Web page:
Divining the Future

Ask a hundred industry people what they think the future holds and you get some interesting answers. Here are a few of your thoughts, from the pessimistic to the cheery.
December 1, 2001

Ask a hundred industry people what they think the future holds and you get some interesting answers. Here are a few of your thoughts, from the pessimistic to the cheery.


* Doc slump!!!

* Factual programming will try to compete with reality programming on networks. ‘Presenters’ will be action-heroes presenting stories that are only loosely based on facts. This will be ratings/profit driven for the corporate masters.

* Less buying, less paid per documentary.

* Same old shit or, More shit.

* More small TV markets will disappear.

* More outlets (digital), lower license fees.

* Hard times if the American economy goes down the plug hole.

* More of the same: consumption and recession until we find another country to exploit, the conglomeration of the mind, anti-individualism, xenophobia, global warming.

* More documentaries, fewer outlets.

* Quality of docs, television and movies will continue to decline.

* Stronger separation into quality and quantity – much average

programming needed for growing number of thematic channels, few enormous high-gloss projects with international coproducers and high budgets.

* More budget cuts, less emphasis on quality images or high production values.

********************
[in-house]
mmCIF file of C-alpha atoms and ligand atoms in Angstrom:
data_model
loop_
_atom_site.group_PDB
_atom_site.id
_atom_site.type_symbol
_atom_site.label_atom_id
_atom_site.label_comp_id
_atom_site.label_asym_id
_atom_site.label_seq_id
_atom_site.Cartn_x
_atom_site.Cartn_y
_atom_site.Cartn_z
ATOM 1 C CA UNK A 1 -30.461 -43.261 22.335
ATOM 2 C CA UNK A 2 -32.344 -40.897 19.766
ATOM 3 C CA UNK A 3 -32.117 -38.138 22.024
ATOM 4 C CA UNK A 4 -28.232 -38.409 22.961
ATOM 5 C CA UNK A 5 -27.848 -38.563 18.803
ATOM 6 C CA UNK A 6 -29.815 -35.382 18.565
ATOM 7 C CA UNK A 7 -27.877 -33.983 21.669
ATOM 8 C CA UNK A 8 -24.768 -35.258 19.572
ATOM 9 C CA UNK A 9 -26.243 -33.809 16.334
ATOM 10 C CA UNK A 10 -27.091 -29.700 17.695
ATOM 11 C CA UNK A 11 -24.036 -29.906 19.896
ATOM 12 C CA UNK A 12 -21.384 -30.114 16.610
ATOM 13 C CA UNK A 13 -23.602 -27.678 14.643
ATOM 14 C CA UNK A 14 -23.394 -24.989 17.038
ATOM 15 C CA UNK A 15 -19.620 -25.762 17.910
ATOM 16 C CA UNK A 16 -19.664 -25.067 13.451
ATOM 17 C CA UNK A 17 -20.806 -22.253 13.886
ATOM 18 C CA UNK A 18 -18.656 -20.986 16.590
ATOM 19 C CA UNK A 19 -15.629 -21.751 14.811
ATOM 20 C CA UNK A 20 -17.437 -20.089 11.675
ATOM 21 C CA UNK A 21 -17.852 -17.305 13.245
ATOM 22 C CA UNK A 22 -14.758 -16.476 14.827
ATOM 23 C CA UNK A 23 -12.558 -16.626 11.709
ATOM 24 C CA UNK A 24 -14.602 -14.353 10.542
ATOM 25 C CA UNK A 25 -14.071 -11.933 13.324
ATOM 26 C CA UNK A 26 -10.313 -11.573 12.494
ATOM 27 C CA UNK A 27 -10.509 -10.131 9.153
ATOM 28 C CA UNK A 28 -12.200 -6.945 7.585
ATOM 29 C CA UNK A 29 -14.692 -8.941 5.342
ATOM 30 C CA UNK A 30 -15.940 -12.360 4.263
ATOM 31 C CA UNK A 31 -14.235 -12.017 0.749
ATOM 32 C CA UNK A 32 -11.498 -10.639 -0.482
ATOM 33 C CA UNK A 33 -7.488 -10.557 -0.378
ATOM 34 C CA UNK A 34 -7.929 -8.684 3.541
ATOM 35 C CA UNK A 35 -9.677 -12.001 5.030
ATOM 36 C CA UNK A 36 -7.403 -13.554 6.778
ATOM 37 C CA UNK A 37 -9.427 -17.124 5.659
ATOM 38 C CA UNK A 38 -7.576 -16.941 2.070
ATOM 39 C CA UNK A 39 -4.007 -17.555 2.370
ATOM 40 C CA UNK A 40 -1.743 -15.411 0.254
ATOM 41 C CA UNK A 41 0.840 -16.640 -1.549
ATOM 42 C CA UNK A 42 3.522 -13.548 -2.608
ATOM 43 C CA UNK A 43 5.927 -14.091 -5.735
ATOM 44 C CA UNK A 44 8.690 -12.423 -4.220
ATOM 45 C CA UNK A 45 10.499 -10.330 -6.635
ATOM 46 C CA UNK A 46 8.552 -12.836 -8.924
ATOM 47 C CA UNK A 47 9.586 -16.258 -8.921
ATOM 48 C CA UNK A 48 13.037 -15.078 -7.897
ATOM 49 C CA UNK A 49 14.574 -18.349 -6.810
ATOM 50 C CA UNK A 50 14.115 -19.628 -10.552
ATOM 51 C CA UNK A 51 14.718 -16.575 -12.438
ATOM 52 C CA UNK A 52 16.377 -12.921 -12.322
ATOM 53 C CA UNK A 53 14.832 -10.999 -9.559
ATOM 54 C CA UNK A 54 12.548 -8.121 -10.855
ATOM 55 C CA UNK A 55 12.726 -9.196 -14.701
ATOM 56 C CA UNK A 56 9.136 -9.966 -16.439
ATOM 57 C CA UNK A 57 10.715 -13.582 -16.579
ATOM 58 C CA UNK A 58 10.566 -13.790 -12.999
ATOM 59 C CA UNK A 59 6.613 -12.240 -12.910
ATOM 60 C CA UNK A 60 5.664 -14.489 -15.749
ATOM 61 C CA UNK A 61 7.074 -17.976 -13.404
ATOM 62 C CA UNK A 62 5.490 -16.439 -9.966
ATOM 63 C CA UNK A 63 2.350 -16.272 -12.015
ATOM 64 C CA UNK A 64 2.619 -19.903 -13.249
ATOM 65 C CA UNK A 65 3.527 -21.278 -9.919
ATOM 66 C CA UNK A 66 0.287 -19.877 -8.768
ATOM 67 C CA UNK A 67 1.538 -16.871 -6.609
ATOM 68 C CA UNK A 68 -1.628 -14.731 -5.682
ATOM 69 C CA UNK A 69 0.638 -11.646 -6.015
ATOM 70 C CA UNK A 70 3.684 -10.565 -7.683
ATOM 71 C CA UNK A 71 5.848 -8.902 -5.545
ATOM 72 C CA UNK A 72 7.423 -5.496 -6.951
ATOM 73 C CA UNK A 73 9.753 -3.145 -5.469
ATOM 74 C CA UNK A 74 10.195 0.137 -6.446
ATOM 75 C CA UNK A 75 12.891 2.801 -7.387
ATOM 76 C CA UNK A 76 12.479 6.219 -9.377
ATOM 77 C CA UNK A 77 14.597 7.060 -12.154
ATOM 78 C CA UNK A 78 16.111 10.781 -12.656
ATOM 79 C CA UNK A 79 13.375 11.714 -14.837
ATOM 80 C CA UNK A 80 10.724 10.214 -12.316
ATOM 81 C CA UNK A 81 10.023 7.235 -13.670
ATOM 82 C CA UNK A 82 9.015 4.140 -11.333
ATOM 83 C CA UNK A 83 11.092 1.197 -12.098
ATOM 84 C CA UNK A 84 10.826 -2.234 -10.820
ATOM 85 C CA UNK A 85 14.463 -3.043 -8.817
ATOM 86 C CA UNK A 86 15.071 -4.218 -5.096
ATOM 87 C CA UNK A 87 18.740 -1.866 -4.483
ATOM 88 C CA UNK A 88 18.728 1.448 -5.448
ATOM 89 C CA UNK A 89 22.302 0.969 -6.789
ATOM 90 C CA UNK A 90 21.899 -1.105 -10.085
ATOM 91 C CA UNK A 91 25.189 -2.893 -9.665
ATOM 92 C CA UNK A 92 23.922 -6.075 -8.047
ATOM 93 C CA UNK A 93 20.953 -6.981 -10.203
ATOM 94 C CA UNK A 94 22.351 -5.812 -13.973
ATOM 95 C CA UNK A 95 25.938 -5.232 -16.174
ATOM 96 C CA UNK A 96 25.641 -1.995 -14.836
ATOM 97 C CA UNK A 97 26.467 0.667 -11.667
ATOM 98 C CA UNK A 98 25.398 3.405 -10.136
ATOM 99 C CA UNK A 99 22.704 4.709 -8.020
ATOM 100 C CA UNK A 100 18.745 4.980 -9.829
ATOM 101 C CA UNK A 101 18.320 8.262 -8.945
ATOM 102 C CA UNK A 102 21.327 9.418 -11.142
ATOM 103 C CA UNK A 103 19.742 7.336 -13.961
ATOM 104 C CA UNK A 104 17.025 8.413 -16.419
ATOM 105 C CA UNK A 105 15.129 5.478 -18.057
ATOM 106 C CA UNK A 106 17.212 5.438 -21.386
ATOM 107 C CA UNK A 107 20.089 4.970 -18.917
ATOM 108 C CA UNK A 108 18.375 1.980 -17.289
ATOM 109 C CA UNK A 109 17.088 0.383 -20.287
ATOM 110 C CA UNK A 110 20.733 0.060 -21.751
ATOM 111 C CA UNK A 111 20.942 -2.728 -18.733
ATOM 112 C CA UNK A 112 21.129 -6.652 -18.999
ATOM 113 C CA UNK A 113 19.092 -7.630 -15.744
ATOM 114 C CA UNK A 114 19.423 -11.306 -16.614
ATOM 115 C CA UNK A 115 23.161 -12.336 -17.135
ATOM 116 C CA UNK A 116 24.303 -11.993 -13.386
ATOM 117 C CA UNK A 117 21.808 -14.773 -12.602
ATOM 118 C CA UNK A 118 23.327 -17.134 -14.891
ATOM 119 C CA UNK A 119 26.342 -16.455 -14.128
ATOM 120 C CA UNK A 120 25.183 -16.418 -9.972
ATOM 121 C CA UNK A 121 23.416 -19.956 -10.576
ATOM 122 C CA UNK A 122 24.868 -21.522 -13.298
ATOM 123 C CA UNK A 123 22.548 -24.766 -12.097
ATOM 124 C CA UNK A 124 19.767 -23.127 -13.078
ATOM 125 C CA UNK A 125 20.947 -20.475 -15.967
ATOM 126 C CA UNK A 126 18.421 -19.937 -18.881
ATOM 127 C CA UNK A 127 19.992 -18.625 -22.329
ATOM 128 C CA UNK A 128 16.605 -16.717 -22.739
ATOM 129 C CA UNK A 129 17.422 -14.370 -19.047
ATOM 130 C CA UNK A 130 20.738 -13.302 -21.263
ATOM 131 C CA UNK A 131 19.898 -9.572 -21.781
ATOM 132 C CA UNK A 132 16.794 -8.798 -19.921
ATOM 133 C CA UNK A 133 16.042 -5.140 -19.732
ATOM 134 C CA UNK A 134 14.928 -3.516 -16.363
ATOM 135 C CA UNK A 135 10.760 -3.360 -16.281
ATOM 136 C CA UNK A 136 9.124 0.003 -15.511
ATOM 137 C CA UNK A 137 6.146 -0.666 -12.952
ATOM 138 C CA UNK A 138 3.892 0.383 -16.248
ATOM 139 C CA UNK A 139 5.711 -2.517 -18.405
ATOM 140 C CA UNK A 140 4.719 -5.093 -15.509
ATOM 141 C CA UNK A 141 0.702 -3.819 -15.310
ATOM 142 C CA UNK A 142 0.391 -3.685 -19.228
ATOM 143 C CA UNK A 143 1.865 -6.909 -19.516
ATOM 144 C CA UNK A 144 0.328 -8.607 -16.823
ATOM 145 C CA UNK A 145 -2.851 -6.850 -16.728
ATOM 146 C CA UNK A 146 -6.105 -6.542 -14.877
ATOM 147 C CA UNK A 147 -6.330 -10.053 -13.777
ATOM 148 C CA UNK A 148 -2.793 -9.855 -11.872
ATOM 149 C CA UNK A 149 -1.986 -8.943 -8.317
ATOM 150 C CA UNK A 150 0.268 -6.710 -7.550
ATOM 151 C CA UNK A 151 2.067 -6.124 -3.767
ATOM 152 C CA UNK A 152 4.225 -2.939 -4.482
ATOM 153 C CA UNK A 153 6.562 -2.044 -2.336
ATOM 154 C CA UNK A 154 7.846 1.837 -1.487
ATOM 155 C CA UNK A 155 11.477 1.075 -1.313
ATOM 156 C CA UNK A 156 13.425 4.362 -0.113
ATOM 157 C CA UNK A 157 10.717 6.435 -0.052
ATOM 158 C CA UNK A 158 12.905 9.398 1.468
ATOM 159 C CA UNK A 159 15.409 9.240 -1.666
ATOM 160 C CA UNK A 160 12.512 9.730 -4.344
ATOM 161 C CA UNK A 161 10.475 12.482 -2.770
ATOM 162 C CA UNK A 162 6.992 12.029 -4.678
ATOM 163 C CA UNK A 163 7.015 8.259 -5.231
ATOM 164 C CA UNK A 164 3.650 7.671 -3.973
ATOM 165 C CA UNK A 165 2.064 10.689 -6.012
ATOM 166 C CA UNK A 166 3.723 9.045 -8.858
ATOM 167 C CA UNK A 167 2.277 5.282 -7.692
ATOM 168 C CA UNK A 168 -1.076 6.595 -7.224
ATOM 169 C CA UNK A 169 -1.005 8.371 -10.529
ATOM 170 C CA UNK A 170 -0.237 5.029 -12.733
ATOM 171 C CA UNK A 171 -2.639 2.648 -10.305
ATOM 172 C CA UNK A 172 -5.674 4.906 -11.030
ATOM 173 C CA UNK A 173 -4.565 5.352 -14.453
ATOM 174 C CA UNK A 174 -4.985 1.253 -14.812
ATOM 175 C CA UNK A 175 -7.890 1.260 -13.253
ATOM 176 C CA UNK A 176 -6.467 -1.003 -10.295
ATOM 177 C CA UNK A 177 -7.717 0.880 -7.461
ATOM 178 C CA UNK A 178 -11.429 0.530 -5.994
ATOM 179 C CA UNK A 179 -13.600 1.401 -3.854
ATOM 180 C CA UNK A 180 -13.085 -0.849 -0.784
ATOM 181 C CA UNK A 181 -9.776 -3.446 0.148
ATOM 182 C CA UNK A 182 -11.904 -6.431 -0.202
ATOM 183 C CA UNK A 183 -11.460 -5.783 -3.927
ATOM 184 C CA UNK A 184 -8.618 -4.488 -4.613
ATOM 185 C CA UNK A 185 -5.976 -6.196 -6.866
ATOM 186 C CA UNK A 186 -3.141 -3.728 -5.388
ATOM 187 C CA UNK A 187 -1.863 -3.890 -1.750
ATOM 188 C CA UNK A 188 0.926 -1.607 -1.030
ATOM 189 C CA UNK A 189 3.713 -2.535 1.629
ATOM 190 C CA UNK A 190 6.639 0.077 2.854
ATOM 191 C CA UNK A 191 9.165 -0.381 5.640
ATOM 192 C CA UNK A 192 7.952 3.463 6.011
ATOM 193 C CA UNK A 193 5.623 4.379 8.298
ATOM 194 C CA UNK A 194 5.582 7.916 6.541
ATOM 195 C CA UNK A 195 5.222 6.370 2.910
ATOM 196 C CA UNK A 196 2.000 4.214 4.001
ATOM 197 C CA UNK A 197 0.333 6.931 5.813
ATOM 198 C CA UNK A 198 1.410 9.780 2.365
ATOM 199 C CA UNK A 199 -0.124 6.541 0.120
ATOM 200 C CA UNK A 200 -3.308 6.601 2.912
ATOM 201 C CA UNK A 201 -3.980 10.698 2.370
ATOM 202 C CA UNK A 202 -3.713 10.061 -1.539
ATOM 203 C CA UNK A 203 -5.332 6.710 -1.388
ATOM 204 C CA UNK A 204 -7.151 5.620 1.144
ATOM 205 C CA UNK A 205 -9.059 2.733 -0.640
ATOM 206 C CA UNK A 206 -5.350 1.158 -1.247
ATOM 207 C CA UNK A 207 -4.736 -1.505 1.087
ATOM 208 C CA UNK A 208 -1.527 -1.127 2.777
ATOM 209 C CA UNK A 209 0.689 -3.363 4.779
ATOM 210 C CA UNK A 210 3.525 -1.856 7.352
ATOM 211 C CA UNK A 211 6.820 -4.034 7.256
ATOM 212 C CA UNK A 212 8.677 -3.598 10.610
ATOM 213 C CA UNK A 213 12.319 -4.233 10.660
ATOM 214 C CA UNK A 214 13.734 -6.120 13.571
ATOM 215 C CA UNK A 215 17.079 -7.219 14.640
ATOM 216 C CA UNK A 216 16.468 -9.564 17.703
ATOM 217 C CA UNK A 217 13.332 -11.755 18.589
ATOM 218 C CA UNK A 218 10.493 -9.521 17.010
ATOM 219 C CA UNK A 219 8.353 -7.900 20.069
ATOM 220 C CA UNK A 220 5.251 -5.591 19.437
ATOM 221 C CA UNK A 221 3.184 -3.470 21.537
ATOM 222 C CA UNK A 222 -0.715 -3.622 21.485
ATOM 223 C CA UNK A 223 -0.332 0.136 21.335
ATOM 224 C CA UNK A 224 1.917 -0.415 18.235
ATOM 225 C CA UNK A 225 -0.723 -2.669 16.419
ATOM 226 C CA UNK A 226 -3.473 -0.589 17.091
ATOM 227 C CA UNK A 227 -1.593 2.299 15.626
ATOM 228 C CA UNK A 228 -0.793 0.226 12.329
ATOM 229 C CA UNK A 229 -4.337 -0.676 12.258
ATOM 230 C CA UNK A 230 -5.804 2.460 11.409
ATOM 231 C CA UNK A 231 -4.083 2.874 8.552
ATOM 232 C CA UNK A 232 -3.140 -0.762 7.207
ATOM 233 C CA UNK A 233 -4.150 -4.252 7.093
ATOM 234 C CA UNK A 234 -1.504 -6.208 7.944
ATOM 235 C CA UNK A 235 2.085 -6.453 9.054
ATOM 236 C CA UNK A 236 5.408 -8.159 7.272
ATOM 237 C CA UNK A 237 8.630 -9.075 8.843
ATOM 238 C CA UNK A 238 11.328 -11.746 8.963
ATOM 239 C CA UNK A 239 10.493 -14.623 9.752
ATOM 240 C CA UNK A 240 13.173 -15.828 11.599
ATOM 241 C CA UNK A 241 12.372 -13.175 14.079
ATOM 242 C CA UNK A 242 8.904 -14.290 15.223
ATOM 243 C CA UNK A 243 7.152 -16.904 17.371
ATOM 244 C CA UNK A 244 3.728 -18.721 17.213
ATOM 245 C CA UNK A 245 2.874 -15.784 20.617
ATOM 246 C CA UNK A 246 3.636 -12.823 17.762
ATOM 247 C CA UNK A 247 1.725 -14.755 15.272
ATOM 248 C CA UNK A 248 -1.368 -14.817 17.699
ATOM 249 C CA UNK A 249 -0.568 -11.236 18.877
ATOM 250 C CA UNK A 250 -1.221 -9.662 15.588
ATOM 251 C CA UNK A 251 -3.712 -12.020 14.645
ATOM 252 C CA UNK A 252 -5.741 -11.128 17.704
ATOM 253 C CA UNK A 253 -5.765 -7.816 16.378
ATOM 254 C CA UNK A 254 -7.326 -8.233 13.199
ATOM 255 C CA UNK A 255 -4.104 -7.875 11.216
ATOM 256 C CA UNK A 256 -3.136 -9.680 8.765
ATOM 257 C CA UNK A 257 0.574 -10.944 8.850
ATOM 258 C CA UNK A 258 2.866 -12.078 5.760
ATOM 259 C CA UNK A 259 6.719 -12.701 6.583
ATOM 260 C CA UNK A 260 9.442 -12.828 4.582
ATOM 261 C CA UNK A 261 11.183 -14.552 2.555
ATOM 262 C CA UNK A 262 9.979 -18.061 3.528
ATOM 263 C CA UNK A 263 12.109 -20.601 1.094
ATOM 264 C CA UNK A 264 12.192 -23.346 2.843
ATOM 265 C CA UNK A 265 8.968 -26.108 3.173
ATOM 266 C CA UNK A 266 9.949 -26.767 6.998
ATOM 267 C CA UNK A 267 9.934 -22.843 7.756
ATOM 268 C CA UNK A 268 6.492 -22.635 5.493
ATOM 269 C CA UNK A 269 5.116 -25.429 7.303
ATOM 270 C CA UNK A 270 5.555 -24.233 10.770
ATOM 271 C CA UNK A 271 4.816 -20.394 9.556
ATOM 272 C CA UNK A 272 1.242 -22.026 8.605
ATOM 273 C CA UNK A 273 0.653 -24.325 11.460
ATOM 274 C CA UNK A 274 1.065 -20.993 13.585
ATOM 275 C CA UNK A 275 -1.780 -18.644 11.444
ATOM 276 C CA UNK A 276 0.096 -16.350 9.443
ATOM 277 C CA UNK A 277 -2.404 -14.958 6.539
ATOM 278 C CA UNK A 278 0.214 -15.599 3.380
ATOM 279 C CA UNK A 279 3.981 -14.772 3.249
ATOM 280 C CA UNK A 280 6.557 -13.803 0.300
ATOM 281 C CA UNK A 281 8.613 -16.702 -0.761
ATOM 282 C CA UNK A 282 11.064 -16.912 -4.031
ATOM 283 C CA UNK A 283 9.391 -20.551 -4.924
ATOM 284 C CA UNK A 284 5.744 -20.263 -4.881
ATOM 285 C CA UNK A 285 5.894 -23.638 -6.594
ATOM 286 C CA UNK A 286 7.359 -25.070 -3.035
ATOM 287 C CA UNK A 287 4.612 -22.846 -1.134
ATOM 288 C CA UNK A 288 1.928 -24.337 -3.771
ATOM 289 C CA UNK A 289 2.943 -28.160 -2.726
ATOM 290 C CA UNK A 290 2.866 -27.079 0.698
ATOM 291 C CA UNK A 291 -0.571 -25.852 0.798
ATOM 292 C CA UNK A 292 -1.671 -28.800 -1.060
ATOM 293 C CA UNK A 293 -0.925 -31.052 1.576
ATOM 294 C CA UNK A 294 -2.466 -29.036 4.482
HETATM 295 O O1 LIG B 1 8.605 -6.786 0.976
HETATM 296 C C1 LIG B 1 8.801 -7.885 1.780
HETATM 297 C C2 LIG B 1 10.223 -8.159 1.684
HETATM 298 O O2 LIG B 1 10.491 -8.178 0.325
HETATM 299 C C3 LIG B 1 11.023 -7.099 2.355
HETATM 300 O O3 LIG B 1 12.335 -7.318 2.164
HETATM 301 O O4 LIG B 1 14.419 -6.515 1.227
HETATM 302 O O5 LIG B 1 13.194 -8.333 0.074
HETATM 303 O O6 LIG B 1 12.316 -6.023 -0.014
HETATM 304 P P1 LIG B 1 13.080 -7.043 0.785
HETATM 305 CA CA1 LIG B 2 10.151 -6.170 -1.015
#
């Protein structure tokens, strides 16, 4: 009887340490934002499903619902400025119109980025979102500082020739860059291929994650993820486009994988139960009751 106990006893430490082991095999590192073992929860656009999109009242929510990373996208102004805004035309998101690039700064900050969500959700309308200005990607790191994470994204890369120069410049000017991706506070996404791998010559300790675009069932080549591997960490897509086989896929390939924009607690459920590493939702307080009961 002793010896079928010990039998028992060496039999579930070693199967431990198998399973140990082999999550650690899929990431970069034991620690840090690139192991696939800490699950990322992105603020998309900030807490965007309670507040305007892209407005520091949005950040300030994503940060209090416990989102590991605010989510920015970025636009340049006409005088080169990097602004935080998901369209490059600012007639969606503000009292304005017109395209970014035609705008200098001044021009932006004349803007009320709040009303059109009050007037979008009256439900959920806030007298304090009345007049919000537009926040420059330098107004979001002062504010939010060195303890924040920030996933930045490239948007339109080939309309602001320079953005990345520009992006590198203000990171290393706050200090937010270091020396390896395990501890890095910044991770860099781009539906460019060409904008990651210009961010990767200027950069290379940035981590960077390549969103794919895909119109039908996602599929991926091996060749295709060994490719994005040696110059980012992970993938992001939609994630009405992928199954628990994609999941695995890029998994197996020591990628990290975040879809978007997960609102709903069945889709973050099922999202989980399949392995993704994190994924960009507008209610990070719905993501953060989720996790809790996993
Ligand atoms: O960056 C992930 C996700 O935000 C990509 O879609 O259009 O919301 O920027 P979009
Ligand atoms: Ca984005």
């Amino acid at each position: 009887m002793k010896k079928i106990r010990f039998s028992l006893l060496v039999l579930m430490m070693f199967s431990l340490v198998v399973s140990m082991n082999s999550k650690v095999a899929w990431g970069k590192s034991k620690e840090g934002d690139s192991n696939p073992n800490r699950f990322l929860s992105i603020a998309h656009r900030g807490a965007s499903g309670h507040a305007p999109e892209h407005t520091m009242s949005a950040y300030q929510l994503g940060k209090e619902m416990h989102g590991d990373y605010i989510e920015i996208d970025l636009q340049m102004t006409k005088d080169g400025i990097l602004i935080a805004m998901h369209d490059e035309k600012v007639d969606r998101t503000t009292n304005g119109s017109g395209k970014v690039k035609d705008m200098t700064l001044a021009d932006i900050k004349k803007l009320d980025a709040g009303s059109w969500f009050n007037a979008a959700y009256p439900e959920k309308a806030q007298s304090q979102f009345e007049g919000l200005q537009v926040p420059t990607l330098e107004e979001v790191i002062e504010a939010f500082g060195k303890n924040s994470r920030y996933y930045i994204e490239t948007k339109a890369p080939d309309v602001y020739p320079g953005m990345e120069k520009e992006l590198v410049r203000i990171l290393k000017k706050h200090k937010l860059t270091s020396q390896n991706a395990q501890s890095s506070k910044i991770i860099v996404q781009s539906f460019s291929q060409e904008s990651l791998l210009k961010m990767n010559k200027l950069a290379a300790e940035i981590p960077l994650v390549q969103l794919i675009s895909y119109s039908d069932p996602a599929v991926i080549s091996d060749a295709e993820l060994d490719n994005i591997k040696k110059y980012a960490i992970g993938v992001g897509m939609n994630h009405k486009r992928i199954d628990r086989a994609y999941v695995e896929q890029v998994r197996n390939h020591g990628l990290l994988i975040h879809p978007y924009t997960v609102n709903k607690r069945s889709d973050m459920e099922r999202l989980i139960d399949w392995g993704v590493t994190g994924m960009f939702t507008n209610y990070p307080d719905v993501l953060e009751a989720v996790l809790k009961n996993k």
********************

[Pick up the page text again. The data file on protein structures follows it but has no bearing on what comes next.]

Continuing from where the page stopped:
* We’ll see a lot of patriotic and/or doomsday films.

* For 2002, I see nothing to change for better or worse. 2005 or 2006 is another matter. By then we should be able to circumvent the networks and cable with the internet.

* Big broadcasters getting even greedier.

* Consolidation.

* Fully dramatized, ‘what if’ scenario documentaries.

* A general economic depression.

* We’ll have to wait until after the war…

* It is going to be tough for non-fiction filmmakers. Good luck.


* There will be new avenues available, though producers, distributors and broadcasters are facing leaner times. But, these things go in cycles.

* Fewer, but multi-discipline, indies.

* Few commissions, more acquisitions, younger producers and directors coming to the fore.

* Smaller cameras, cheaper editing systems, less money for production.

* Some indies go under, industry tidied up a bit, commissioners more committed to their niches.

* Tough, but better than 2001.

* More demand for factual and the return of natural history programs.

* Reality shows dying a horrific death and quality history/factual taking over.

* Asian content will be appreciated much more than ever. Also, there’s the World Cup, so there might be further need for football-related footage.

* Someone will make a groundbreaking webdoc.

* Continued growth.

* Working hard will make it better.

* Programming will change. Not as much special effects. Most watched programming in docs will have to do with educating people about our world situation; personal stories, behind the scenes.

* People don’t want to feel scared and lonely, so whatever programming fills that void will be successful. People will be watching more programming ‘together’.

* Early steps of a new millennium of collective conscience?

* Things have to get better?

* Growth in hard-edged factual will replace reality.

* Improvement by the third quarter.

* I’ll sell my film.

* It will be an awesome year.

About The Author
Senior staff writer Frederick Blichert comes to realscreen with a background as a journalist and freelance film critic. He has previously written for VICE, Paste Magazine, Senses of Cinema, Xtra, Canadian Cinematographer and elsewhere. He holds a Master of Arts in film studies from Carleton University and a Master of Journalism from the University of British Columbia.